A Simple Guide to Wills and Estates in Queensland
5th May 2022
5th May 2022
It is estimated that around 50% of all Australians do not have a will. When they pass, the management of their estate goes to the state or the next of kin. But, what happens if you want more control over what happens to your assets when you die?
One way is to create a will. Read on as we tell you everything you need to know about making a will in Australia.
None of us can predict the future. Even the healthiest and safest of individuals can have accidents or unforeseen circumstances. If you have assets and people you want to leave them to, then regardless of age you should consider writing a will.
You can legally create a will when you turn 18. However, many people do not have the assets or desired beneficiaries, such as children, at this age.
Other than this, you need to consider it when you have assets. These may be in the form of property, shares, or capital. Of course, the level of assets differs depending on the individual circumstances.
In Queensland, should you die without a will you are known as intestate. Based on the circumstances of your death, the Succession Act of 1981 sets out what will happen to your estate. A Public Trustee will become responsible for the estate unless someone else is granted Letters of Administration.
The Public Trustee will be in charge of the deceased estates. This is a self-funding authority based in Queensland. They have 16 offices throughout the state all dealing with the assets of deceased persons.
A Letter of Administration is granted by the Supreme Court of Queensland. It gives the person the authority to oversee the estate of a deceased. It is usually granted to the surviving spouse, children, or other family members.
In summary, if you die without a will, the administration of it either passes to your next of kin or the state. This means you have no say over how and where it is handed out.
What you decide to stipulate in a legal will is entirely down to you. One of the benefits of creating a will with a legal professional is that they can help and advise you, using their prior experience.
The most common inclusion many people have is to include the name of their children. You may wish to split assets between them or stipulate who will receive certain parts of it. Should you have any pets you need taking care of, this can also be stated.
A will can also be used to establish a trust. You can use this to benefit a specific young person or a charitable cause. It can also be used to give donations to philanthropic organisations.
Finally, you can use it to express wishes for your funeral arrangements. These may be financially or with regard to how the service is conducted. You can also grant the Enduring Powers of Attorney to a given person to handle the estate for you when you pass.
There are a number of times in life when you should consider updating your will. Generally, these are when you have major changes in your finances and relationships.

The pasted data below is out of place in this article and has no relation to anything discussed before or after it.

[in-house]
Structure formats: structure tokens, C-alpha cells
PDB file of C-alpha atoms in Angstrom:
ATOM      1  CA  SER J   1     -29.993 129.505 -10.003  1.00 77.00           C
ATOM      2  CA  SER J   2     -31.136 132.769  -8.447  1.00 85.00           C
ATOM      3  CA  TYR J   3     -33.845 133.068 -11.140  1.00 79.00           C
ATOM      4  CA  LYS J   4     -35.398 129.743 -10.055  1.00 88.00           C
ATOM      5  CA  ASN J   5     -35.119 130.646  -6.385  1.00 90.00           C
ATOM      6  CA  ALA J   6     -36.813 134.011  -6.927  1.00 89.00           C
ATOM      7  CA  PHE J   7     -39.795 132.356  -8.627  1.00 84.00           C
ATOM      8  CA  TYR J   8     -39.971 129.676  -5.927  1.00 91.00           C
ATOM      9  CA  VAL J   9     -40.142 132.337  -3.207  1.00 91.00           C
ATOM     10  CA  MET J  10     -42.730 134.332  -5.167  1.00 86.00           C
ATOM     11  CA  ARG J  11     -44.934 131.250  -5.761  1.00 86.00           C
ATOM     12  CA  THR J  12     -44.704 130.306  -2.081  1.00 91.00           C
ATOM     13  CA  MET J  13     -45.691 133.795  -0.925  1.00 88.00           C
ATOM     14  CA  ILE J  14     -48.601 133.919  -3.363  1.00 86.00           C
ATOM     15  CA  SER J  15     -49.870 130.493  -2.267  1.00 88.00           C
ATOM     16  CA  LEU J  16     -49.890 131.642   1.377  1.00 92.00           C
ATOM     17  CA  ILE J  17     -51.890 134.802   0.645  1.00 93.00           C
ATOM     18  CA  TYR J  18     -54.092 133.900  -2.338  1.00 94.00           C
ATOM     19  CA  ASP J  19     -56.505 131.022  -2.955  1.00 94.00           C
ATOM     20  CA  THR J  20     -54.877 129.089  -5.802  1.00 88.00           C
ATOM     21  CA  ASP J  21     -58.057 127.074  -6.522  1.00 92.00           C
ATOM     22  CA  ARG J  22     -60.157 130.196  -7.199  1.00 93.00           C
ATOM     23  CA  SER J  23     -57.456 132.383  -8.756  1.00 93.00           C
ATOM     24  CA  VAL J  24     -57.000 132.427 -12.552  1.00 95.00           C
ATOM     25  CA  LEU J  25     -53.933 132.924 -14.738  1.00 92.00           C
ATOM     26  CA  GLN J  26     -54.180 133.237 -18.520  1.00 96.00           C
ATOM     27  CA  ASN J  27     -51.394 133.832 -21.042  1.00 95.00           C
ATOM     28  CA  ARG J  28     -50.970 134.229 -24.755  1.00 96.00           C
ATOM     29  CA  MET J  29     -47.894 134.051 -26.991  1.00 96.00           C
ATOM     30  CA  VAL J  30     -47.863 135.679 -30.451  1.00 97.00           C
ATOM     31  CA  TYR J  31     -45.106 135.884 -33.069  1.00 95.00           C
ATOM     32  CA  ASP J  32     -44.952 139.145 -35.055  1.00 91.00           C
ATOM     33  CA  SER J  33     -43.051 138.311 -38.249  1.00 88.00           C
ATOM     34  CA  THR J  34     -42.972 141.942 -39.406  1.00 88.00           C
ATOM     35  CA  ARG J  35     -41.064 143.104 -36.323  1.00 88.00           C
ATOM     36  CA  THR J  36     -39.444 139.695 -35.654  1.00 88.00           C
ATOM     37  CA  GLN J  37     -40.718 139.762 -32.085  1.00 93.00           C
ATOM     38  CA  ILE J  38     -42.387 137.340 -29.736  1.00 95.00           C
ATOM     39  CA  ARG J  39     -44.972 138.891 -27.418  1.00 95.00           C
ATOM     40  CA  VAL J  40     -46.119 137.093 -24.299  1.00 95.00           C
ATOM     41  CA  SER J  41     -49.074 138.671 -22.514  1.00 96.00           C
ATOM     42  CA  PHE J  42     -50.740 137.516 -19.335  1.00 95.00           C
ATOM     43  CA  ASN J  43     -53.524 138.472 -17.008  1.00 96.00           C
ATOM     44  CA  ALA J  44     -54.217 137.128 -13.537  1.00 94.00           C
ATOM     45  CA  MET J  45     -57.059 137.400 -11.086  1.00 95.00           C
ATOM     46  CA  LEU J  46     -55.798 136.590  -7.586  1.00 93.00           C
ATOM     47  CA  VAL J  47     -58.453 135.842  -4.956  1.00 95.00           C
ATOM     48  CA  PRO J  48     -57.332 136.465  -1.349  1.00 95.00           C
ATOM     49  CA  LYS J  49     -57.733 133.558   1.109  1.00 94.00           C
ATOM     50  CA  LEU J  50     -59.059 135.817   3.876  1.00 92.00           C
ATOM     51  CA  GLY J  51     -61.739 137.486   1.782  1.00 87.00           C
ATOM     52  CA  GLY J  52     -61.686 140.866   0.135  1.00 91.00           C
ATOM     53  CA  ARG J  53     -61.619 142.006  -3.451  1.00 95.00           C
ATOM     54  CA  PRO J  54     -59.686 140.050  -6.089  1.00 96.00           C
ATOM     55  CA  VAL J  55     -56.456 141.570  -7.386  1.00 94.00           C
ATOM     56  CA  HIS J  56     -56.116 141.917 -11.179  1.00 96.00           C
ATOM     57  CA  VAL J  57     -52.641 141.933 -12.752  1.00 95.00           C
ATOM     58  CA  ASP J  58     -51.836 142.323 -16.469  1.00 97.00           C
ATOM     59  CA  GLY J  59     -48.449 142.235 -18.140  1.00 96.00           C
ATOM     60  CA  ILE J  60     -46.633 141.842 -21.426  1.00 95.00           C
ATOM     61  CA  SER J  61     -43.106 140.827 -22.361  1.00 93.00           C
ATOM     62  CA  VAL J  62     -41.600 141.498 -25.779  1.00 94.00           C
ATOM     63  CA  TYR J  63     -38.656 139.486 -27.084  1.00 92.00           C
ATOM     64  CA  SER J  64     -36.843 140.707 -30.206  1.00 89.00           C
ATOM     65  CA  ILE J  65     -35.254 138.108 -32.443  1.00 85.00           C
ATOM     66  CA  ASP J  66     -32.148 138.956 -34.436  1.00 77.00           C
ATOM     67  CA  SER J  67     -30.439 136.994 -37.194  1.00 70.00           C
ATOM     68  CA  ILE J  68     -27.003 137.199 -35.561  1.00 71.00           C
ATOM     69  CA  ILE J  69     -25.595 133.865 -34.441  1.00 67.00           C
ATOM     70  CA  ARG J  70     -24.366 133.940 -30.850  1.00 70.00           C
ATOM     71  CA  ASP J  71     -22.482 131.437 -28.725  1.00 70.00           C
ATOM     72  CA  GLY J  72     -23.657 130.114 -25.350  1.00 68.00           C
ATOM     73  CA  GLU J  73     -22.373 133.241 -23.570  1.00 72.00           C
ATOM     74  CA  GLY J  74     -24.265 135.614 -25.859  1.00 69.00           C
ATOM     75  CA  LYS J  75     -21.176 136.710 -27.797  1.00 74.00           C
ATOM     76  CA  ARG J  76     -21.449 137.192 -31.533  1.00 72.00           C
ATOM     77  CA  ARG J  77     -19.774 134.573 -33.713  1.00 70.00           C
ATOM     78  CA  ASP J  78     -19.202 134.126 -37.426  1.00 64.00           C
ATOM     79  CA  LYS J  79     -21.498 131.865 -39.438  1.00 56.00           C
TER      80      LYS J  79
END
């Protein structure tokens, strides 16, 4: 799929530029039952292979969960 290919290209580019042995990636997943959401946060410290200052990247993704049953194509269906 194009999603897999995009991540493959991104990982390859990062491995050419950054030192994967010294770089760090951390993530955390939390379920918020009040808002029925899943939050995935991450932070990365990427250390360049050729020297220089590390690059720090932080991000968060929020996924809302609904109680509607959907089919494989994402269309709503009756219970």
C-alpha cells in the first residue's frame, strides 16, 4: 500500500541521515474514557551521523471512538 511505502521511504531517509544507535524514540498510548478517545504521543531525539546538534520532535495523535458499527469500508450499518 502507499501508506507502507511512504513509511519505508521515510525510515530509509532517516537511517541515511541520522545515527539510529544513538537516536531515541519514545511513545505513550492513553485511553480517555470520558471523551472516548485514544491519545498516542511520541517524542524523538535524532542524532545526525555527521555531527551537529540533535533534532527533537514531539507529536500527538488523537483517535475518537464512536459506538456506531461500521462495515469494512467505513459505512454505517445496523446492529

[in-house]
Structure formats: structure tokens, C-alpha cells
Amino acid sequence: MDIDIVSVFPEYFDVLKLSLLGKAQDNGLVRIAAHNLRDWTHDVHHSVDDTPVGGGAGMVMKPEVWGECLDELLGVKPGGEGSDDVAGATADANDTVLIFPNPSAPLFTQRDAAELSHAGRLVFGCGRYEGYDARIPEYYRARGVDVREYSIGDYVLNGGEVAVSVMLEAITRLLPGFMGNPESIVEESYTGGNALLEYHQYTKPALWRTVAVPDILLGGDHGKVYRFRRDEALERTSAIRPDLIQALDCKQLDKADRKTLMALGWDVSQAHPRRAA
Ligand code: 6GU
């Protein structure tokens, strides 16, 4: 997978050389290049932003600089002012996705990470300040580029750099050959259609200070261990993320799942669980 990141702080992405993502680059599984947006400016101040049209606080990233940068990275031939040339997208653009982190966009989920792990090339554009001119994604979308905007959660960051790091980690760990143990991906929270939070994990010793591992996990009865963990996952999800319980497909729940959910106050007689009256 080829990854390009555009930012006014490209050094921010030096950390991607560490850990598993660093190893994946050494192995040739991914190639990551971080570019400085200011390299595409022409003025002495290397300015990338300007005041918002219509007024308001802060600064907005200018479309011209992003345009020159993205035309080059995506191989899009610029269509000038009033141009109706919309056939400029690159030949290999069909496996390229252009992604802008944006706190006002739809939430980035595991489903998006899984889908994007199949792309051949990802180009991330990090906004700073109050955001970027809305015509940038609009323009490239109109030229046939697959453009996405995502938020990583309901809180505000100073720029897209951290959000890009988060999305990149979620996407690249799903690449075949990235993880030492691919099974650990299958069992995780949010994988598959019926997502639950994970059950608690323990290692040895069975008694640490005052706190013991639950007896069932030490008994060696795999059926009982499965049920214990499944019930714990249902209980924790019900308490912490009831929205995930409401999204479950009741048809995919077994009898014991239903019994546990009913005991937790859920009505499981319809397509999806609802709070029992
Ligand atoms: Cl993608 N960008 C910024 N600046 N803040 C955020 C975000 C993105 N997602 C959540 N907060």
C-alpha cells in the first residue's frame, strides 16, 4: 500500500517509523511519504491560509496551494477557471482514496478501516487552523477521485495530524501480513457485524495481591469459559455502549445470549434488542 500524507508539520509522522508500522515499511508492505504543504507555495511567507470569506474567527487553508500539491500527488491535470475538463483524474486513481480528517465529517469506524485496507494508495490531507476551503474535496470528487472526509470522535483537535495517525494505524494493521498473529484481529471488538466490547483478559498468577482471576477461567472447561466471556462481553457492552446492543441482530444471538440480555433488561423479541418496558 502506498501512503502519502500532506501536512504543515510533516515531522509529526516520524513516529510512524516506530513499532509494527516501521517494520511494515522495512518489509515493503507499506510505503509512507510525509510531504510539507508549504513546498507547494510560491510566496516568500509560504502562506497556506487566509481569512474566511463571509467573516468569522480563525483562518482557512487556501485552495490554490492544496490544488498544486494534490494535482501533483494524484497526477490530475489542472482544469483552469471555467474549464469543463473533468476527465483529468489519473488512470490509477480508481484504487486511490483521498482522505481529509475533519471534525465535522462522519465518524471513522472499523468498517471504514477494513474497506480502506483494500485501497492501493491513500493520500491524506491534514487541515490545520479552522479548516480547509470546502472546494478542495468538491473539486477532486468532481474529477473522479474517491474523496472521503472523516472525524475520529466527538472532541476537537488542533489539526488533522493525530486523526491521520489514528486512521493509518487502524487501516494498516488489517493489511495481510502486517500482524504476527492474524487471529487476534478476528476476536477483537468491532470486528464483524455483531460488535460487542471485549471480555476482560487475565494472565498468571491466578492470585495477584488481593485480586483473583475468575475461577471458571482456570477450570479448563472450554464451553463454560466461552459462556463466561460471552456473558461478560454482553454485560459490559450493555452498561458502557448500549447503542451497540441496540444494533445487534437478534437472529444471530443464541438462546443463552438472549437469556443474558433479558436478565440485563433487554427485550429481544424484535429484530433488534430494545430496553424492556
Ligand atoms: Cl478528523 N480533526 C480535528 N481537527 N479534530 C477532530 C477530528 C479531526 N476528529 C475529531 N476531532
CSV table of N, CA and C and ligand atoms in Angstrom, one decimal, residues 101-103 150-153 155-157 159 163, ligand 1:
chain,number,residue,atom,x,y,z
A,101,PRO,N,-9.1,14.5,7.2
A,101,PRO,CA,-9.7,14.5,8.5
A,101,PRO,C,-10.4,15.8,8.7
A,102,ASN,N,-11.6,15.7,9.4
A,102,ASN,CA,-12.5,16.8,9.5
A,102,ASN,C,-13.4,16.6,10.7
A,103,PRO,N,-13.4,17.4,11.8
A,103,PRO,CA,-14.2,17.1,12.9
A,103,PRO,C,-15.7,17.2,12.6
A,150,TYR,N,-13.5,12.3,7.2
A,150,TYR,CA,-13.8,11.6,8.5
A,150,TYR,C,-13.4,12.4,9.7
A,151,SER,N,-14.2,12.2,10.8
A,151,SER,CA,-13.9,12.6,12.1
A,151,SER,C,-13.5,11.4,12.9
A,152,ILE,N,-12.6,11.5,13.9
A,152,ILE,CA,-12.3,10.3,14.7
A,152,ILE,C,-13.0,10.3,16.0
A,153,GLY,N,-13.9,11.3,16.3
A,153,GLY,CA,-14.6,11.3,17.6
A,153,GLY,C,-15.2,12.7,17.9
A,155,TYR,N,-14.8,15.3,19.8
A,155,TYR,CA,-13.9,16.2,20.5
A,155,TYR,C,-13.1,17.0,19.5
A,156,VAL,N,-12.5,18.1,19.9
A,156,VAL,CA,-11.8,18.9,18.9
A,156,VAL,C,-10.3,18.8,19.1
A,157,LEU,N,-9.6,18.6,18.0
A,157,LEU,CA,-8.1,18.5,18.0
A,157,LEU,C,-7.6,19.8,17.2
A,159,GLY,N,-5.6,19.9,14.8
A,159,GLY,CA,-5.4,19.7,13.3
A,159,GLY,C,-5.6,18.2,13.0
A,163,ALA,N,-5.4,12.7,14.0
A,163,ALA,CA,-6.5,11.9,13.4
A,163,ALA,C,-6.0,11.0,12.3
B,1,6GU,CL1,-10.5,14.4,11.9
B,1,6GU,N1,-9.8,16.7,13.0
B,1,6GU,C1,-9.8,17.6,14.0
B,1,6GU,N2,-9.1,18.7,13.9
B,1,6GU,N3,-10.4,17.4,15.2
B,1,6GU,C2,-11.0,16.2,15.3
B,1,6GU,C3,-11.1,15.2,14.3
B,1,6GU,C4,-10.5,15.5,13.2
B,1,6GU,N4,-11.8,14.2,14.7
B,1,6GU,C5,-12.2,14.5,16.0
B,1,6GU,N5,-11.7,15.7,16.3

When you marry or enter a new long term relationship, it could be a good time to update your will. Conversely, divorce or separation may also be a time to update. Other than this, when children or grandchildren are born you may want to include them.
Another time is when your financial standing may change. You may gain assets or sell them so they are no longer applicable. If you already have a will with a stated beneficiary or executor who passes away, you may also want to it.
A will in Queensland is legal when a document gets signed and dated in front of two witnesses. They must be over 18 years of age and neither of them can benefit from it or know someone who shall benefit. Therefore, you can create a will on your own.
This is not recommended, however. A will is often far more complicated than stating what you will leave behind and to who. Should you not have direct, correct legal terminology the will may become misconstrued in a number of ways.
When hiring a lawyer to create your will, it helps to find one specialising in family law. Writing a will is very seldom a straightforward process. Different children, marriages, and varied assets can make it complicated.
Finding a wills and estates lawyer with experience will ensure you get peace of mind. The process remains simple for those benefiting when the time comes.
When you come to us for your Wills and Enduring Power of Attorney documents, we provide a fixed fee service. This means you won't suffer from hidden charges later down the line or find the initial fee slowly rising once the process starts.
We often have additional specials for seniors and pensioner cardholders. Message our friendly staff for information on fixed fees for wills and let us know about your circumstances for quotes.
Now that you know about creating a will in Australia and Queensland, think about what you want from it. Do you have specific needs or requests? Once you have them in mind, contact a lawyer for peace of mind.
Koolik & Associates Lawyers are experts in local family law. We serve clients in Queensland, interstate, and overseas with a will, estates, and conveyancing law. Contact us here to discuss your needs.
Please note the contents of this post is information only and not legal advice.
If you require legal advice it is best to contact one of our lawyers who can review your particular circumstances and then provide tailored advice according to your needs.